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Millennium pipeline loses suit over permit delay

23 Jun 2017 16:34 (+01:00 GMT)
Millennium pipeline loses suit over permit delay

Washington, 23 June (Argus) — A federal court today threw out a lawsuit by the Millennium Pipeline that tried to force New York to take action on a water permit request for a 123mn cf/d (3mn m3/d) pipeline extension.

But the DC Circuit Court of Appeals, in its ruling, provided a detailed path for Millennium and other pipeline companies that have faced similar delays to start construction even without a water permit from New York. That path depends on New York missing a one-year deadline to process water permit applications and would not resolve the state's decision to deny other permits.

Millennium wants to extend its pipeline about 8 miles (13km) to the CPV Valley Energy Center, a 630MW combined-cycle power plant set to begin operations in February 2018. But it has been unable to start construction because it is waiting for the New York Department of Environmental Conservation to issue a water quality permit for the $39mn project.

Millennium in response filed a lawsuit claiming the environmental agency missed a one-year federal deadline to process its application for the water permit. Millennium argues that one-year clock started when it filed its permit in November 2015. But New York says the application was not complete at the time and argues it has until at least 30 August to process the permit.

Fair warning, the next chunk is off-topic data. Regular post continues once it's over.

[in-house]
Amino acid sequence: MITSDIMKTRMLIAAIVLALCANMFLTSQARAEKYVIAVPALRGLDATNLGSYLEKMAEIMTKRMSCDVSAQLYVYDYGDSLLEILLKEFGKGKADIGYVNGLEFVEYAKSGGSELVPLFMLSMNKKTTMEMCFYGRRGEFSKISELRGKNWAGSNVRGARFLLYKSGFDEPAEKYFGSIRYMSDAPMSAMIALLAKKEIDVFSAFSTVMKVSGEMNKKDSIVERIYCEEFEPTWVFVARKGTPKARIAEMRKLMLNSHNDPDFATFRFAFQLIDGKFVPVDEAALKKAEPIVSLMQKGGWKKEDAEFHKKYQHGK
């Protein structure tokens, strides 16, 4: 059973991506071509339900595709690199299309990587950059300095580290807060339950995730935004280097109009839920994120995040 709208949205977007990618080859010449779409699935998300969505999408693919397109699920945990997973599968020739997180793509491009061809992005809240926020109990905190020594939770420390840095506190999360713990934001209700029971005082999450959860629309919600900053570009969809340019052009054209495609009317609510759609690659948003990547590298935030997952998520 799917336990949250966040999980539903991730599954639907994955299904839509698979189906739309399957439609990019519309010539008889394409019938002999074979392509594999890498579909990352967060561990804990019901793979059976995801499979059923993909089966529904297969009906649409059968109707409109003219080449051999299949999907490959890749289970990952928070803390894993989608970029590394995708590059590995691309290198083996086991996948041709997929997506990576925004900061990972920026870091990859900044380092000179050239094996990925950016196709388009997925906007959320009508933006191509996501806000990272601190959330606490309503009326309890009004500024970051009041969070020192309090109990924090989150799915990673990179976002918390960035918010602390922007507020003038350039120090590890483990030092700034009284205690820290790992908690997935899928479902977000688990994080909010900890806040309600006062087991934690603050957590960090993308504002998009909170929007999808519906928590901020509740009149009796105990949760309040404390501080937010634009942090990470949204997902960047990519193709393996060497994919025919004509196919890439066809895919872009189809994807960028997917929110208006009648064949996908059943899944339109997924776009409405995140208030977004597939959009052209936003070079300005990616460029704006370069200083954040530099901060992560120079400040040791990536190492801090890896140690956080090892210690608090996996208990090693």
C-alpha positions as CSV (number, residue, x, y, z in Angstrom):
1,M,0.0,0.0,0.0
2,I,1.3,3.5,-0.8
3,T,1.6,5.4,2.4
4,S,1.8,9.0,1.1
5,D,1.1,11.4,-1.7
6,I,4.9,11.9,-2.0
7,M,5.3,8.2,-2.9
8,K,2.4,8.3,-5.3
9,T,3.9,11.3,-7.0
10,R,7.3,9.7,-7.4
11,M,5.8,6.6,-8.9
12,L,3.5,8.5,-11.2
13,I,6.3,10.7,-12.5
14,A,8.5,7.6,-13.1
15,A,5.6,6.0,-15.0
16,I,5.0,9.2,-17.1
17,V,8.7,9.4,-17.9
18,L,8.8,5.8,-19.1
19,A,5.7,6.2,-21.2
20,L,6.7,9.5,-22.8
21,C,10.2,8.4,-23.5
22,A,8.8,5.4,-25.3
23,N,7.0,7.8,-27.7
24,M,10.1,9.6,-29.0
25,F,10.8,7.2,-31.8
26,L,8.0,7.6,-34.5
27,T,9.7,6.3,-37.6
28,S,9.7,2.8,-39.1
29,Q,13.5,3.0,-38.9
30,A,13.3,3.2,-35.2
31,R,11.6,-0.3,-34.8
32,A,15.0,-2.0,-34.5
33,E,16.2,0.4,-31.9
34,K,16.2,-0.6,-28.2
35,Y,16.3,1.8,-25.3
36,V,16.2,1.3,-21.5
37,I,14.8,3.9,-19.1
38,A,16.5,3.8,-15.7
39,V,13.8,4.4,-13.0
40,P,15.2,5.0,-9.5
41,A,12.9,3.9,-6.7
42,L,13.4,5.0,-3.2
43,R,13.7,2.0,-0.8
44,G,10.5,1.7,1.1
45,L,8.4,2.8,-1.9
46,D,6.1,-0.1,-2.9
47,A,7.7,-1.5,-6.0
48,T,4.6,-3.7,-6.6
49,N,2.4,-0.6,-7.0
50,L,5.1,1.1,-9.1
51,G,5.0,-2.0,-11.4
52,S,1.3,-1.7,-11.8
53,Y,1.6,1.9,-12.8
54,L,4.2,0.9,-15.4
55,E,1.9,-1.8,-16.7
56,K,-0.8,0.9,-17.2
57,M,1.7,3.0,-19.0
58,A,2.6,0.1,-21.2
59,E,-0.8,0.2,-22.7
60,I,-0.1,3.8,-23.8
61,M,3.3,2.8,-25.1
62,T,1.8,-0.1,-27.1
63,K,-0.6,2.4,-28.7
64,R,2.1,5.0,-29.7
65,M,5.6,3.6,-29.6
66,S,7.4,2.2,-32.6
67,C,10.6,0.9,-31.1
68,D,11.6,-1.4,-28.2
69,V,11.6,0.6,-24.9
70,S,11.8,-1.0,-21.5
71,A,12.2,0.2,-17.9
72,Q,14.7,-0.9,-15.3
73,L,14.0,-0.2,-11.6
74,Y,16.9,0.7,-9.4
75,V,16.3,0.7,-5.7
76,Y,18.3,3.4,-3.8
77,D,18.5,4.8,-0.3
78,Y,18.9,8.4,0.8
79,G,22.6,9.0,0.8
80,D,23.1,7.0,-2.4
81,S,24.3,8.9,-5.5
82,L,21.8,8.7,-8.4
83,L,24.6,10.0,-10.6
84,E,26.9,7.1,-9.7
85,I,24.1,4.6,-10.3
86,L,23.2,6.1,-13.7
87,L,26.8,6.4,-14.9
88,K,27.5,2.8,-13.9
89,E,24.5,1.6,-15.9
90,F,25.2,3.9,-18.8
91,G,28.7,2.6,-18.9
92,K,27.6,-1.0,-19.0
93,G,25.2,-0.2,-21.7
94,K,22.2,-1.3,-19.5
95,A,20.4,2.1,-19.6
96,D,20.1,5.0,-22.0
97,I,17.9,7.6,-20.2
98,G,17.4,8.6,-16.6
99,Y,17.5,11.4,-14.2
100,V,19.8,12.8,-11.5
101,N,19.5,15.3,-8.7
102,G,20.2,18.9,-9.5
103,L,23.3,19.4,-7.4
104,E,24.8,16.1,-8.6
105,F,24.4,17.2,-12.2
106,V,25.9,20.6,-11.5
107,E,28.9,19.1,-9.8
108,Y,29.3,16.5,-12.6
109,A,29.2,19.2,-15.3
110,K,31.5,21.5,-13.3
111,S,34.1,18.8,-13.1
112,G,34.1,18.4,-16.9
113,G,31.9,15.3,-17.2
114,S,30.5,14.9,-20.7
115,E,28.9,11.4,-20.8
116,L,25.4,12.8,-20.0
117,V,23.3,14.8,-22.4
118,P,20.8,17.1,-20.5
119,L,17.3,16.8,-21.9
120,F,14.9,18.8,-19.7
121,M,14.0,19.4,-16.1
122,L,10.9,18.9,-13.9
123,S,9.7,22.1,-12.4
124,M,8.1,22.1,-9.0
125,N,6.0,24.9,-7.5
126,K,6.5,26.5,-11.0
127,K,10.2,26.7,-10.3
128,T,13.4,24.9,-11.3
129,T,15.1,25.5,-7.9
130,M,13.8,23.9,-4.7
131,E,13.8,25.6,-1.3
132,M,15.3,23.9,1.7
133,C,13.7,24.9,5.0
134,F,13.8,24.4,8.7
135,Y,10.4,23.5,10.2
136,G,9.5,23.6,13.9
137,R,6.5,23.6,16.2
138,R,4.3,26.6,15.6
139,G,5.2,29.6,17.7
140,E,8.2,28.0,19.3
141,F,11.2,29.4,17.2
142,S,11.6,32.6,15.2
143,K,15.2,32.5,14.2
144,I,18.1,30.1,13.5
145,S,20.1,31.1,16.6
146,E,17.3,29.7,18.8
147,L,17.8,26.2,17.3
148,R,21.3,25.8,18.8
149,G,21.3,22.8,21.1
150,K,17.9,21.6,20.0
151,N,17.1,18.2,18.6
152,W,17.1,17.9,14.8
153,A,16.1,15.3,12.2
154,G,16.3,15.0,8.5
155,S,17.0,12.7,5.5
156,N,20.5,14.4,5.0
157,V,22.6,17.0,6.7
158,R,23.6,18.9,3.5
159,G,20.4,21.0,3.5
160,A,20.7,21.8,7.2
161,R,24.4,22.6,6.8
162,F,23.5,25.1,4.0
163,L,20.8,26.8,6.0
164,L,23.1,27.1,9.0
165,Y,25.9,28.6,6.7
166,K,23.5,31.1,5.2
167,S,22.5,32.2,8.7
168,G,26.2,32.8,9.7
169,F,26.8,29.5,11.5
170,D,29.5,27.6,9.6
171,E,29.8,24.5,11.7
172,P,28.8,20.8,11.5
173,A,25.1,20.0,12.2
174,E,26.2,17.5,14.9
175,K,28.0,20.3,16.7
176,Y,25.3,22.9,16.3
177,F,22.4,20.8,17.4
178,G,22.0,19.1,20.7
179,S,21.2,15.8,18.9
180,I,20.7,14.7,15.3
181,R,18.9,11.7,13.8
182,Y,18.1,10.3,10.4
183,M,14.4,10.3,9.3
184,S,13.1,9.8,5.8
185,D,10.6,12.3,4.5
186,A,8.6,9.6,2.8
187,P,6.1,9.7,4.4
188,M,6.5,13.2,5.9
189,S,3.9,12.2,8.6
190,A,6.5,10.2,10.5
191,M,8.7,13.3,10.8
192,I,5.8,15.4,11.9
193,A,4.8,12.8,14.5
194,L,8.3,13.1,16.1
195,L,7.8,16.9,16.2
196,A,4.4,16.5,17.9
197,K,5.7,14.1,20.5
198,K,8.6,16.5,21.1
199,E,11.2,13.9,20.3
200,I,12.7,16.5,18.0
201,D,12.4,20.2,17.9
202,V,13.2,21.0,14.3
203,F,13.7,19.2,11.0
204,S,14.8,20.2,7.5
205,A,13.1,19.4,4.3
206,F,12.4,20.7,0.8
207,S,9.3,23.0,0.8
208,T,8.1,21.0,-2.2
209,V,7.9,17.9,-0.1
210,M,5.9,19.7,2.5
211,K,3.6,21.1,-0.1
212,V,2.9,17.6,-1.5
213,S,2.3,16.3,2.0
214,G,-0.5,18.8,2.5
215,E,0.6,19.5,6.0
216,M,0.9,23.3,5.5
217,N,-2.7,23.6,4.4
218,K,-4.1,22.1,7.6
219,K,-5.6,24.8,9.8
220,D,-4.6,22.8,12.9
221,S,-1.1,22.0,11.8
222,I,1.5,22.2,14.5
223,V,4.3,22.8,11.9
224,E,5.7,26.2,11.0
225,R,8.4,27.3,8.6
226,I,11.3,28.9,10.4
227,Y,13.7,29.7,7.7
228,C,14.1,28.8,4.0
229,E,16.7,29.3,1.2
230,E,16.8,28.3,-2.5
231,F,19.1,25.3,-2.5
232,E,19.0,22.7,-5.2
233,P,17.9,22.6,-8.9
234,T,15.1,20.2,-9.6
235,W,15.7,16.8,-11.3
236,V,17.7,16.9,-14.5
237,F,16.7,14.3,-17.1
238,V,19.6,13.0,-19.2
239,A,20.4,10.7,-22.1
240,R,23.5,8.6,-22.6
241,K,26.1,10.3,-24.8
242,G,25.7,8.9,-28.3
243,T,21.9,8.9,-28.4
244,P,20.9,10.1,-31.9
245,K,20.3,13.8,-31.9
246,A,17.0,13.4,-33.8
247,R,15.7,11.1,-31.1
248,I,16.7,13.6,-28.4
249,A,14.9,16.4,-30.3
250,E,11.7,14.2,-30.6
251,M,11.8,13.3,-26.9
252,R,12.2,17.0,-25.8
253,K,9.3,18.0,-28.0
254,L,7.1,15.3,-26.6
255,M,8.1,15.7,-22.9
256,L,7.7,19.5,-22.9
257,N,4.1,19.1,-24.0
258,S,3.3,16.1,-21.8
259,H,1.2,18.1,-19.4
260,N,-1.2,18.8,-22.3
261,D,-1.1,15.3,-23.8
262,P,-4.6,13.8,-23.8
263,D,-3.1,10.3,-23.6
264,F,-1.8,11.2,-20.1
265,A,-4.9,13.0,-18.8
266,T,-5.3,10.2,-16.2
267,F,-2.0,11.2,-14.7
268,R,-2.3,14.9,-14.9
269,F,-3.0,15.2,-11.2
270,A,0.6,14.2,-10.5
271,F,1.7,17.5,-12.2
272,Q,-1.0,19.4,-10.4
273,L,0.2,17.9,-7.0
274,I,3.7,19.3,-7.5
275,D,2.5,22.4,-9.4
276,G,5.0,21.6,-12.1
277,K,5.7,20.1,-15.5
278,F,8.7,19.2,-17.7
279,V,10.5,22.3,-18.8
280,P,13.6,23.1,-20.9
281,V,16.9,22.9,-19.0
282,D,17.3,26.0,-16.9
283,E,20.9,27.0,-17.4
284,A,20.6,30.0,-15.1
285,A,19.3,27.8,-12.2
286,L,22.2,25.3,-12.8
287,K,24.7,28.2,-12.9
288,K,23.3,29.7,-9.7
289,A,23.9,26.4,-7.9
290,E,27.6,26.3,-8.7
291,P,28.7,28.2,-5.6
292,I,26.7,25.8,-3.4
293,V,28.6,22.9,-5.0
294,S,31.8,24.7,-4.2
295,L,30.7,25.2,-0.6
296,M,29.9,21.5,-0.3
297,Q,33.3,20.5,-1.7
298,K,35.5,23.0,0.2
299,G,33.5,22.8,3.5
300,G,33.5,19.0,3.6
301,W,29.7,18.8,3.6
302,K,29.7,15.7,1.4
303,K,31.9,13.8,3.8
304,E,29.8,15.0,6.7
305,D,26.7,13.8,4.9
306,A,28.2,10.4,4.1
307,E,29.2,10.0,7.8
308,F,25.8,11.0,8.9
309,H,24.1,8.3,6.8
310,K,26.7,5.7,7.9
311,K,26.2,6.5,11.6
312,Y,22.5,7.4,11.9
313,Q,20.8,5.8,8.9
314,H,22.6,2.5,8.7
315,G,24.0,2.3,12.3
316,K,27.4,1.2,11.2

The DC Circuit threw out the lawsuit because it said Millennium failed to show there was an "injury" the court could actually address. If state regulators were taking too long to process the water permit, as Millennium claims, then under federal law the state's "inaction would operate as a waiver" and pipeline construction could proceed.

Millennium said it was still reading through the decision and declined to comment further.

The court's decision does not resolve whether the state missed its one-year deadline but says the pipeline could go to the US Federal Energy Regulatory Commission (FERC) to reach a decision on that dispute.

"So what can Millennium do in the face of the department's continued inaction? Millennium can go directly to FERC and present evidence of the Department's waiver," the ruling said.

The court acknowledges FERC might decline to find the waiver but says if it did, that decision could be immediately challenged in federal court. Pipeline companies have raised concerns that this approach could take years to resolve.

The New York Department of Environmental Conservation did not respond for comment.

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